Schools in the District of Columbia have also shown their commitment to physical fitness. For example, Instant Recess is a program some D.C. schools are trying out as a new way to keep kids active and healthy. In collaboration with George Washington University and the D.C. Academy of Pediatrics, the D. C. Department of Health is also developing ways to encourage pediatricians to "prescribe" visits to neighborhood parks for their patients.
Learn more about what children need for a Healthy Start.
Finding out that a child has a developmental delay or health concern as soon as possible is linked to more positive development and better outcomes for children. For example, identifying permanent childhood hearing impairments by two weeks of age instead of waiting until 9 months of age leads to better social development, motor skills and quality of life.
Mental Health and Development
Not only can the mental health of parents and caretakers affect a child’s well-being, but young children can also become depressed or suffer from other mental health challenges. The DC Department of Mental Health offers referrals, along with access to mental health services for parents, families and children. In addition, the Department of Mental Health produces a useful list of local mental health providers.
Project LAUNCH brings local child-serving agencies together to provide comprehensive support for early childhood health and mental health, while DC’s School Based Mental Health Program specializes in early intervention for children in school settings.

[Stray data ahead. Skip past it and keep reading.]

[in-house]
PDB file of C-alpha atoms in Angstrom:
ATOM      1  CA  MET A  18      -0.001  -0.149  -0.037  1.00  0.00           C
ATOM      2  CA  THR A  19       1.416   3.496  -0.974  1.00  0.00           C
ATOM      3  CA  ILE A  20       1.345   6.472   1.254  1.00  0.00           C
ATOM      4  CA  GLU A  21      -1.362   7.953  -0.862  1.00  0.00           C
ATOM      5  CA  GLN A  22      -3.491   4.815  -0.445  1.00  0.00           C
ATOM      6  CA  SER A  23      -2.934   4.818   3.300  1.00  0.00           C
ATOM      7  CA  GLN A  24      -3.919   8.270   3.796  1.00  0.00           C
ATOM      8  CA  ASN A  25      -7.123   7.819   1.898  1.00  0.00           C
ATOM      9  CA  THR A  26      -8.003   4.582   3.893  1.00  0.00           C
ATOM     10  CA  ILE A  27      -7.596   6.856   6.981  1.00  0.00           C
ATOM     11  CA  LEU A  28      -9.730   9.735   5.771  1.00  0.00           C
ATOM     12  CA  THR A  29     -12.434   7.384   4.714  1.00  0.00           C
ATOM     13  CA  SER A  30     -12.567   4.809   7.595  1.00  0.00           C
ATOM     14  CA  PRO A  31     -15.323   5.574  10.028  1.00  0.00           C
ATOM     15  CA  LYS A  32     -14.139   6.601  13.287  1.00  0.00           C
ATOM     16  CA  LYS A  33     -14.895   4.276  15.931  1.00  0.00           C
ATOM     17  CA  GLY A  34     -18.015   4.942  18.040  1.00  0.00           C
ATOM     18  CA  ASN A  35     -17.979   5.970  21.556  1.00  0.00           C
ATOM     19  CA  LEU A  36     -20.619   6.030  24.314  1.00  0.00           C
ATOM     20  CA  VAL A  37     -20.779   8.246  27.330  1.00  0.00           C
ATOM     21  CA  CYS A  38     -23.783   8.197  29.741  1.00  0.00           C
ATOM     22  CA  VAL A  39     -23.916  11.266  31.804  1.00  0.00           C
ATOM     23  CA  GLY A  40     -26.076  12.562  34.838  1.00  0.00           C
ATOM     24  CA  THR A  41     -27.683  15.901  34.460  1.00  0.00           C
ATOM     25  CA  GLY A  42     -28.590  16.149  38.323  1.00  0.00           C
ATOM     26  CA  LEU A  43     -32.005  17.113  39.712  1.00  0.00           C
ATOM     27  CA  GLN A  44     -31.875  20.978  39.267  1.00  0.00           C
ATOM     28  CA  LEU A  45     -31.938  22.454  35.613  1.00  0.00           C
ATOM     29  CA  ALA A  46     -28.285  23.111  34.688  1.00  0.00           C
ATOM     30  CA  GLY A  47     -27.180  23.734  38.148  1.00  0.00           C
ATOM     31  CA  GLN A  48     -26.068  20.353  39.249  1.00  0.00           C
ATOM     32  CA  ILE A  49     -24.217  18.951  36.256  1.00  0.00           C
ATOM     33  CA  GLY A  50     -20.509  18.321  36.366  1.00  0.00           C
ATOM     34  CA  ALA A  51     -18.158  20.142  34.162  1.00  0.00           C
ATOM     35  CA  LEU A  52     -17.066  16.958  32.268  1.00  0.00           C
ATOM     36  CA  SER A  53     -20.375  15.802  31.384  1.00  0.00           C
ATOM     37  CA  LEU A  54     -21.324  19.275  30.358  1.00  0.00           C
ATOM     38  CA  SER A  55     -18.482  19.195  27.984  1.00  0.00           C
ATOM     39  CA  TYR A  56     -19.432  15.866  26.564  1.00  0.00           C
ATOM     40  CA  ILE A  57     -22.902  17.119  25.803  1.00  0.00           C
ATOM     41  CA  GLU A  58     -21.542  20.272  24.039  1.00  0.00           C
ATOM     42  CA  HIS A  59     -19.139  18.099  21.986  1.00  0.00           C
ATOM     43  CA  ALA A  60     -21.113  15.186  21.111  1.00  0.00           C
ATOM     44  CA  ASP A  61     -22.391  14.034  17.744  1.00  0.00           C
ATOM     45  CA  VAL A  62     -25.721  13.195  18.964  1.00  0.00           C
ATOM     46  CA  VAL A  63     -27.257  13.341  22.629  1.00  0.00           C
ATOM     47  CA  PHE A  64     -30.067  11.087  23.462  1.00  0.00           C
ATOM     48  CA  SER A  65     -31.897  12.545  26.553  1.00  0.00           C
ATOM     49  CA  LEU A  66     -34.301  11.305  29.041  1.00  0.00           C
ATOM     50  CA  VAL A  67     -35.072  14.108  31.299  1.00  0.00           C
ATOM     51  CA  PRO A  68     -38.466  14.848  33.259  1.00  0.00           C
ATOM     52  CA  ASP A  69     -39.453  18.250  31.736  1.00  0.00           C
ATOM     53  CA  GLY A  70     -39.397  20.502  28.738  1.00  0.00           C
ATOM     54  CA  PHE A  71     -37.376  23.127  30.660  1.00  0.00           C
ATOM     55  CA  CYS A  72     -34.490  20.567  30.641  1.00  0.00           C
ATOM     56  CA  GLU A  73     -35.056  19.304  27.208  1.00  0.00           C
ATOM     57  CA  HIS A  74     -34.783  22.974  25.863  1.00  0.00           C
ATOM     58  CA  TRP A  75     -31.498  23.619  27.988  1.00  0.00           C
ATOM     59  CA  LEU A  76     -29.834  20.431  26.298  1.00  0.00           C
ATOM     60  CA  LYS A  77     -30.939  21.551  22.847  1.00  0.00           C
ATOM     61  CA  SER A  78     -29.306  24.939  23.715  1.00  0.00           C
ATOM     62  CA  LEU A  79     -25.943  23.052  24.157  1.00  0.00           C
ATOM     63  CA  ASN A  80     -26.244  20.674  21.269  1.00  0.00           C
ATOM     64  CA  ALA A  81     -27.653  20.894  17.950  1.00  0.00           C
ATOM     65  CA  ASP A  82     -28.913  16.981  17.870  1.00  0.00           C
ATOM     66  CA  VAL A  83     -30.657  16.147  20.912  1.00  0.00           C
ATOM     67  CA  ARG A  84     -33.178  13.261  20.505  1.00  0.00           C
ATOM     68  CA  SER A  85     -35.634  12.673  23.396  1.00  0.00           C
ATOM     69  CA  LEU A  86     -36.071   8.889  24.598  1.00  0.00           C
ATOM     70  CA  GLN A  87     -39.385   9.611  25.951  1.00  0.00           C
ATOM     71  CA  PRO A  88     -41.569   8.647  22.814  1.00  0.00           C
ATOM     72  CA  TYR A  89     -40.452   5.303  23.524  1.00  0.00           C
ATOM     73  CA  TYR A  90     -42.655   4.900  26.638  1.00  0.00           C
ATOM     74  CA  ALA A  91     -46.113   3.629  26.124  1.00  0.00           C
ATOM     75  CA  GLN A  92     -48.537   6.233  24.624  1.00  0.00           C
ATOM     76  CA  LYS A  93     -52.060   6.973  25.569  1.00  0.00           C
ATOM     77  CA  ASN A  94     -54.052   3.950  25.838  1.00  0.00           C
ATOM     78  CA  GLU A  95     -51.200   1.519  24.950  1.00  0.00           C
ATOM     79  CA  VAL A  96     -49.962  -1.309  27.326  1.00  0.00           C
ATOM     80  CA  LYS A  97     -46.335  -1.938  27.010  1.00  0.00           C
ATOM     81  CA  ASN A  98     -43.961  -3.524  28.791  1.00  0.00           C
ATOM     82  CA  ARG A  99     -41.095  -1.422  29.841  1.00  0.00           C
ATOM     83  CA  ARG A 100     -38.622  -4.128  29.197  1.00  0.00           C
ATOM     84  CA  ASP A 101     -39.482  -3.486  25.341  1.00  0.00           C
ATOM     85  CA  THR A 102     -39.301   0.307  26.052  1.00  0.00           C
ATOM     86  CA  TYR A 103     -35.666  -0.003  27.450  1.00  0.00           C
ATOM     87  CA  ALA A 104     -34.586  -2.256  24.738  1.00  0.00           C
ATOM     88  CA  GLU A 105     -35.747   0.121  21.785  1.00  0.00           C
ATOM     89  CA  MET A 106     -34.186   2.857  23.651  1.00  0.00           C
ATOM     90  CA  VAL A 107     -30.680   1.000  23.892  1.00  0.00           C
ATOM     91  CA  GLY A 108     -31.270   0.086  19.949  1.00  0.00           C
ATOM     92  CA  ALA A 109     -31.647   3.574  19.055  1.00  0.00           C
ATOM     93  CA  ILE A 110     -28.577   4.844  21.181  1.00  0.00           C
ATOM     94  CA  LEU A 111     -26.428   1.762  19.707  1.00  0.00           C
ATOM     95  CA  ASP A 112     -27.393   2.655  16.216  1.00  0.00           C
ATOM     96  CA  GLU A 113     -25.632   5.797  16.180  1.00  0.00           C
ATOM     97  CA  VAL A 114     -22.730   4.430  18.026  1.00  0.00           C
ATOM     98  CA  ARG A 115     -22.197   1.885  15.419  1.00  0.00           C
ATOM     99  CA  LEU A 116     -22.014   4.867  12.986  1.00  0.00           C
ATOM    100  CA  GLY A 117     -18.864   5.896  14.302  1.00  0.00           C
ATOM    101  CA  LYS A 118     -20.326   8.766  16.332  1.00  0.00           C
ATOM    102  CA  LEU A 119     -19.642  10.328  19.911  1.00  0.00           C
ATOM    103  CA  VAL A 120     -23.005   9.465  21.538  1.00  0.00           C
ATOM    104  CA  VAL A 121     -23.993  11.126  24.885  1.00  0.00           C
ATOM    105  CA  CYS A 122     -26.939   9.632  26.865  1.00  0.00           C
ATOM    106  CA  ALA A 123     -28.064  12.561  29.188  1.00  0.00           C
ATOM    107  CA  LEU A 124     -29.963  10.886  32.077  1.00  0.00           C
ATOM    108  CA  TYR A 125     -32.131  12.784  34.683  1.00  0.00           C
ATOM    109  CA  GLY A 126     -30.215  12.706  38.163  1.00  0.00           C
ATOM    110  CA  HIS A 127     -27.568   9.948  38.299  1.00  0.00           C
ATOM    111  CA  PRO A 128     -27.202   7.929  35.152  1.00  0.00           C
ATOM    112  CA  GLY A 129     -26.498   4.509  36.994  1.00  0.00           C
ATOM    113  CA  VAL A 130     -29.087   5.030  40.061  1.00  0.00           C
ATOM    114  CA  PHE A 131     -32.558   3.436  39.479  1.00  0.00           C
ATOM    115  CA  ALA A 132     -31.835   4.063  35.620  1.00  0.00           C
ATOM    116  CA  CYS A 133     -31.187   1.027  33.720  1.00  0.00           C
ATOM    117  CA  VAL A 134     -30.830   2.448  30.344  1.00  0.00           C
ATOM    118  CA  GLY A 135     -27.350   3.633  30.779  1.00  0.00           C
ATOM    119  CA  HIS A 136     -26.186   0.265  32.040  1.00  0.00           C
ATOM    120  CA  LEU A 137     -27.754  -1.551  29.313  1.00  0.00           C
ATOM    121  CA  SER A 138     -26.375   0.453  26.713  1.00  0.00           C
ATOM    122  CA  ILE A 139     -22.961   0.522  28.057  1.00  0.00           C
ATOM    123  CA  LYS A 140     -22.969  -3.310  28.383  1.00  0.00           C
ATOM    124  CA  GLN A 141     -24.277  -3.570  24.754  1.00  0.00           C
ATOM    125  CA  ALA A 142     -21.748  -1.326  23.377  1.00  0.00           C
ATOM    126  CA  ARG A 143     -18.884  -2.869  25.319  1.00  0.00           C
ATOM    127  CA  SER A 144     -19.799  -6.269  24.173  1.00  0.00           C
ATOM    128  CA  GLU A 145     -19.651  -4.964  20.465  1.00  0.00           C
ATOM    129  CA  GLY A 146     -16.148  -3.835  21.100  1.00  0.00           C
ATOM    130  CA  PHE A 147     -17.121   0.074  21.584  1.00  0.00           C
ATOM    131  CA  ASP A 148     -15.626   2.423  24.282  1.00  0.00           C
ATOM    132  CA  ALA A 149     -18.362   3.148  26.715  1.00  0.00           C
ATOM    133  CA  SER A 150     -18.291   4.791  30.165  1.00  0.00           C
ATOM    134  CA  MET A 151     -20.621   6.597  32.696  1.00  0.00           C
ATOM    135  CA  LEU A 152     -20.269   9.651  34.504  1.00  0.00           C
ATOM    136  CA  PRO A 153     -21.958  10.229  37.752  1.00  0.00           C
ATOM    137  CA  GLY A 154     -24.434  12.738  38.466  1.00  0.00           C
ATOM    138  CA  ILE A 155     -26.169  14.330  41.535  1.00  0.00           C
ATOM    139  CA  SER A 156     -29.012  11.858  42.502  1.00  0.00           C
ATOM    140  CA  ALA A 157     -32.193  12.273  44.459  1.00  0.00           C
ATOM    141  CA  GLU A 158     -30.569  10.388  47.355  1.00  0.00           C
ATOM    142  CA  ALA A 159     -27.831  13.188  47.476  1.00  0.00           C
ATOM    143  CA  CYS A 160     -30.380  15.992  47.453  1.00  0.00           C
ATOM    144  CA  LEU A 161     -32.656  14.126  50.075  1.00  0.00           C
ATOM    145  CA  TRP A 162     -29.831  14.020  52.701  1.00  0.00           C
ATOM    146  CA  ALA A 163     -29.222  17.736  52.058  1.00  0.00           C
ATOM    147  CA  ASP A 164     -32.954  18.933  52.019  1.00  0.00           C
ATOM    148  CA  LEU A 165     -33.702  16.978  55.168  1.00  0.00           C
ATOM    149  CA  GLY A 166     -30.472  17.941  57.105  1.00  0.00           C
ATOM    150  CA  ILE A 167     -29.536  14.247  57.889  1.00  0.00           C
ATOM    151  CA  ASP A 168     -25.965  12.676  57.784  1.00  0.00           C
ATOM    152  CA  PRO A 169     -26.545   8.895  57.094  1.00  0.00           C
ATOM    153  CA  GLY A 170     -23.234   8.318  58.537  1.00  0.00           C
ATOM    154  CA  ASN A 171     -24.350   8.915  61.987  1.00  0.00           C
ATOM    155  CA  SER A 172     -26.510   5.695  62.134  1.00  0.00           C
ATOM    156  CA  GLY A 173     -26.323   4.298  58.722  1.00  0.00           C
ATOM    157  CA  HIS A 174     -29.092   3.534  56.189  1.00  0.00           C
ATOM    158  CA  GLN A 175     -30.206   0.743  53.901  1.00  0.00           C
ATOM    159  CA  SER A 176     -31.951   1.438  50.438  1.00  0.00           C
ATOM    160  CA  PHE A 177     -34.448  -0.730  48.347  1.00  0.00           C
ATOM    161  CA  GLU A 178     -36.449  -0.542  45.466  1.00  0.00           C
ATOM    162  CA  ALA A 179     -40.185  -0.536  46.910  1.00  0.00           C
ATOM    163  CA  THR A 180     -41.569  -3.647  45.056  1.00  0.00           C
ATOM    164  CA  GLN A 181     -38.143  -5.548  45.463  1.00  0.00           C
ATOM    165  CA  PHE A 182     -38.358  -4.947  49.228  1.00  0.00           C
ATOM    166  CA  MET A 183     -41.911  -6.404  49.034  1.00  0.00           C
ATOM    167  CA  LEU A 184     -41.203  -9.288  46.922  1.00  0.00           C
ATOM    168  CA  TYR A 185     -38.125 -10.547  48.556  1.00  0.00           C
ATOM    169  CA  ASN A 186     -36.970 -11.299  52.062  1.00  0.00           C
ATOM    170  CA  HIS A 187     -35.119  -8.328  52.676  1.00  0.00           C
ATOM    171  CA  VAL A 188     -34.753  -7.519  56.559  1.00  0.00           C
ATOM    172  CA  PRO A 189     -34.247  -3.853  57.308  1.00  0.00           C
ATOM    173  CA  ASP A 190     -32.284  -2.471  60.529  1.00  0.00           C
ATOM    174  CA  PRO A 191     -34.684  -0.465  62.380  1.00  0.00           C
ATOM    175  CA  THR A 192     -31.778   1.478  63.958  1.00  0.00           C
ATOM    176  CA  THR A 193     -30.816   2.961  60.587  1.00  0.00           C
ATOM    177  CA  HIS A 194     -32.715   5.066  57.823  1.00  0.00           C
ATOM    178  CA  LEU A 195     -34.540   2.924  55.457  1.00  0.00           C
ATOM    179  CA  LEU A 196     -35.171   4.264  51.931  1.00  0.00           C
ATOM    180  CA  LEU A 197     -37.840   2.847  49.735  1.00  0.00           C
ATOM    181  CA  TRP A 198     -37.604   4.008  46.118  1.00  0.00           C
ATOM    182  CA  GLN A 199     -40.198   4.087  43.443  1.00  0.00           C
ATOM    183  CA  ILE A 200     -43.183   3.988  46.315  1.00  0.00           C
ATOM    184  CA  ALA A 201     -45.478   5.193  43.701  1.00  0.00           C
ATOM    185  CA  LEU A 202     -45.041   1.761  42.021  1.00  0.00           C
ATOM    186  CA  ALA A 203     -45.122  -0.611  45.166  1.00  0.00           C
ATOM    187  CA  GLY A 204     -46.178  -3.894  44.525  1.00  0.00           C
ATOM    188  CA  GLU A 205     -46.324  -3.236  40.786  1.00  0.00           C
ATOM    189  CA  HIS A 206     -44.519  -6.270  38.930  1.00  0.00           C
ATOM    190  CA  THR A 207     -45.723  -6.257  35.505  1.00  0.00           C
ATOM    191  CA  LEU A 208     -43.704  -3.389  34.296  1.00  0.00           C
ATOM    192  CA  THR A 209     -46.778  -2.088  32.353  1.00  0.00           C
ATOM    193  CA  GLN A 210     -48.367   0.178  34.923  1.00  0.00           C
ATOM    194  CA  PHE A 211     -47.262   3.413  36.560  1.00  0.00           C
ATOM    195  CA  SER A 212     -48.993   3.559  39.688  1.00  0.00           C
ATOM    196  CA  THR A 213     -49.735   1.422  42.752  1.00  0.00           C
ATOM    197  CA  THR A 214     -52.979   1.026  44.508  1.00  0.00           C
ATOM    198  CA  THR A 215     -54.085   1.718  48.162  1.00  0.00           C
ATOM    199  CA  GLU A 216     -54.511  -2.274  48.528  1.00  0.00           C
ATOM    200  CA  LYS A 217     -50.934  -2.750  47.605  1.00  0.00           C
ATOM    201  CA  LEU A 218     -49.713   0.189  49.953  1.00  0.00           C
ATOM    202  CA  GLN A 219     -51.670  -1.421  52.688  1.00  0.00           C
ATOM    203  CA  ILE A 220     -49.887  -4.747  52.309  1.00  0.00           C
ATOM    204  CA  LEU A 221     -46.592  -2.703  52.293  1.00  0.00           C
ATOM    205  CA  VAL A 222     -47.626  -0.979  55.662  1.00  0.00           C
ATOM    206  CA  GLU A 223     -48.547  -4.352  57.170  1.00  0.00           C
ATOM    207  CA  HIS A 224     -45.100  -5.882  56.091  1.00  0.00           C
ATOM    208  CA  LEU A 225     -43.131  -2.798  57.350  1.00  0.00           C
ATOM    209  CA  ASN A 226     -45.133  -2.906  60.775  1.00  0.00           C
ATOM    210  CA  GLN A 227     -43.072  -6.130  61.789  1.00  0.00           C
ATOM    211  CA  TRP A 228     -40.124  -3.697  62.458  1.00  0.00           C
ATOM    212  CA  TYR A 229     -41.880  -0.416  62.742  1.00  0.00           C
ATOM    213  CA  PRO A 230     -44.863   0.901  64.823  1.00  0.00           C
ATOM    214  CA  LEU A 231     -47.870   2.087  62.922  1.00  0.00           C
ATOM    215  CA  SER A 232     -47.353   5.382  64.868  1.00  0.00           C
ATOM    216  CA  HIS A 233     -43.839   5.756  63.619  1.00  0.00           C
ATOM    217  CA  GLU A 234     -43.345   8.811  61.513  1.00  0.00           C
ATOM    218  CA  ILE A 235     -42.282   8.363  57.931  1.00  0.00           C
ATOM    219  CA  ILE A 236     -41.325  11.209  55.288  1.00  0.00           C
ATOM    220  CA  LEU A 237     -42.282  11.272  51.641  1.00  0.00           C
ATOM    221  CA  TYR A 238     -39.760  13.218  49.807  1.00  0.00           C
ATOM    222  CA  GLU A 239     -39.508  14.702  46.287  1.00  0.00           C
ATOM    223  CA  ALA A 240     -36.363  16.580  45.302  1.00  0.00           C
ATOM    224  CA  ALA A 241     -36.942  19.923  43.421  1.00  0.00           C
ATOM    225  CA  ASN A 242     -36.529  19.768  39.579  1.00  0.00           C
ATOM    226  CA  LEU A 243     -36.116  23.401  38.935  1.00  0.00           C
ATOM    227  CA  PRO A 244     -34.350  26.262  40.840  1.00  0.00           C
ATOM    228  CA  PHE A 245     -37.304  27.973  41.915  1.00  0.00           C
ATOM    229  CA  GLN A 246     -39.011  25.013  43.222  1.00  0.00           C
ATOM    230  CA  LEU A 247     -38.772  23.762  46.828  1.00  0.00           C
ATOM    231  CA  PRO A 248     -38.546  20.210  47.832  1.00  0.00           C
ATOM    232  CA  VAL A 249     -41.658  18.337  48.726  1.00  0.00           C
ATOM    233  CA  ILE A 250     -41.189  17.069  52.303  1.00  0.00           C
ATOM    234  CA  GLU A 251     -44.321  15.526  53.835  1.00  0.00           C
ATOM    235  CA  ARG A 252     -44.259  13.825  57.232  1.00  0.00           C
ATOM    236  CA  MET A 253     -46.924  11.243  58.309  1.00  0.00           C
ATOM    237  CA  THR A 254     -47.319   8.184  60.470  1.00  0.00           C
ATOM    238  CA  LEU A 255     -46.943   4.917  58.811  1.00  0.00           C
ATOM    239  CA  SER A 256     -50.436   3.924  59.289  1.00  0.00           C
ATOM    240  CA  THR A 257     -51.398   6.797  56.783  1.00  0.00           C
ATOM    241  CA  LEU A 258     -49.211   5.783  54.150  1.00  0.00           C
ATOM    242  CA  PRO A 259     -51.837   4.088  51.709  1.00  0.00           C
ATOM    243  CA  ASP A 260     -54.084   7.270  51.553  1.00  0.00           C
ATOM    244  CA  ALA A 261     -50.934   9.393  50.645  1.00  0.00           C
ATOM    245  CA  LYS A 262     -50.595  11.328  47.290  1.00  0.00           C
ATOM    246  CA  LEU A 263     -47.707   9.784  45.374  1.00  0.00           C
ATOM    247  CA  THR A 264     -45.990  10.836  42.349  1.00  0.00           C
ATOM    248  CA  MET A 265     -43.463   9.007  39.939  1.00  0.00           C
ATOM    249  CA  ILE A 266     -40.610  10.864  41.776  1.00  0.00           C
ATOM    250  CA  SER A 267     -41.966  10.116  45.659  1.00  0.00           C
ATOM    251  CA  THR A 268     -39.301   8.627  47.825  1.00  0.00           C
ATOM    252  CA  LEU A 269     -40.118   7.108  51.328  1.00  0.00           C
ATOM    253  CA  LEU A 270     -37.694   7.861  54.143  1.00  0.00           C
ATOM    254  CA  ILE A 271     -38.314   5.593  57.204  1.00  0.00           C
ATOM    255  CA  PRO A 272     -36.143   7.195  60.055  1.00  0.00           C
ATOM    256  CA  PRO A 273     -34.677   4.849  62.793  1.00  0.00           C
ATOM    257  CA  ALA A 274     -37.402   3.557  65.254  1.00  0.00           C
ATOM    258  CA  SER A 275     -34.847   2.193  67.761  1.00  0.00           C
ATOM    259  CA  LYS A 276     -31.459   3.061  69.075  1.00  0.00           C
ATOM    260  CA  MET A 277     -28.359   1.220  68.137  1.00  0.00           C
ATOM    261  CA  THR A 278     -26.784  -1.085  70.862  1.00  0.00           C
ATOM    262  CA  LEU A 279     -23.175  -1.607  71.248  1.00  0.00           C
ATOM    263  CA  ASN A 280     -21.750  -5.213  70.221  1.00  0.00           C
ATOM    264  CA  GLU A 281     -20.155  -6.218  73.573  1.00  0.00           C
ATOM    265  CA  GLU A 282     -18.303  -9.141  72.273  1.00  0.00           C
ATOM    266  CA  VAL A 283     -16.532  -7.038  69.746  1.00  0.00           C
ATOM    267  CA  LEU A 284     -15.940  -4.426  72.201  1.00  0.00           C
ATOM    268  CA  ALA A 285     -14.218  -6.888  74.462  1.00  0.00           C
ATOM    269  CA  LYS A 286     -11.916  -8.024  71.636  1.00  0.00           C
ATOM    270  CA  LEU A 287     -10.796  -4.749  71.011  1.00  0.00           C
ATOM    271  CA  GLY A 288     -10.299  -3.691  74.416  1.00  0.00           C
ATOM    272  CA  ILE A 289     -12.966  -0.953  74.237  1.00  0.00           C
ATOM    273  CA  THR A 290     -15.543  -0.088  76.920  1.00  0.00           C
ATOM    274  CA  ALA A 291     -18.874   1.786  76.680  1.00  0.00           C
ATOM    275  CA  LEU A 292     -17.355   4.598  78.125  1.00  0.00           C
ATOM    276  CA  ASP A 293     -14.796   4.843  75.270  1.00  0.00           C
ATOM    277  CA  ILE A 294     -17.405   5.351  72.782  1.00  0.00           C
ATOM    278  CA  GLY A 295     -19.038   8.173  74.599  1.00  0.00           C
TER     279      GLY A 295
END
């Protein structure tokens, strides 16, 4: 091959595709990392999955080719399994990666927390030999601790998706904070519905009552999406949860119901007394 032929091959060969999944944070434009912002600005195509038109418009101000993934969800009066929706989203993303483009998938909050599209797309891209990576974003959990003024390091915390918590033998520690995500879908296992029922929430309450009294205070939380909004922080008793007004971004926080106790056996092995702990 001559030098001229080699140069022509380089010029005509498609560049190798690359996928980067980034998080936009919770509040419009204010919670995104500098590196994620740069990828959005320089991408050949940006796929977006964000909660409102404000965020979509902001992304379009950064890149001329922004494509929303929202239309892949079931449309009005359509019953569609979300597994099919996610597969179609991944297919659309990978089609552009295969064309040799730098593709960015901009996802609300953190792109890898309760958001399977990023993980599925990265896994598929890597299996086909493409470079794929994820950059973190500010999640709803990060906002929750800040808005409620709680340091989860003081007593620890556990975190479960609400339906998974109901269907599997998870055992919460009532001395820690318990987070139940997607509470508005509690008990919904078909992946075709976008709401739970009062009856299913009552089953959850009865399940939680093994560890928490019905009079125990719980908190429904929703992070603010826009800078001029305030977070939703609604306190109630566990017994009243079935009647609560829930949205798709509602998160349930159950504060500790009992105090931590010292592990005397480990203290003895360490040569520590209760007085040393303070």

Need help? Call the 24-hour, seven-day-a-week DC Access Help Line at 1(888)7WE-HELP or 1-888-793-4357. This help line is staffed by certified mental health professionals who can provide access to emergency psychiatric care. The Access Helpline can work with the mobile crisis team to help adults and children in a psychiatric or emotional crisis and cannot travel to receive mental health services. Young people can also call the Access Helpline for help dealing with family, death, school, drugs, gangs and violence.
Proper nutrition is important during all phases of a child's life—from eating well when pregnant through early childhood, to adolescence and adulthood. A nutritious start prepares a child for a healthy life. Learn more about what children need to eat to stay healthy and explore the programs DC offers to help families meet their nutritional needs, such as the Child and Adult Care Food Program, the Supplemental Nutrition Assistance Program (SNAP) and WIC, a special program for pregnant women, new mothers, infants and children up to age 5 that meet eligibility requirements.
Lead Free and Healthy Homes
Everyone wants to live in a safe home. However, sometimes environmental issues in our homes can make us and our families ill. For example, lead-based paint, mold, chemicals and bugs can all make our homes unhealthy.
To make your home safer, visit the Lead Safe and Healthy Homes Hub and view resources about lead poisoning, mold and mildew poisoning, asthma triggers and other potentially dangerous hazards in the home.
Check out the Every Child. Twice by Two. Campaign to learn how and why children need to be tested for lead exposure.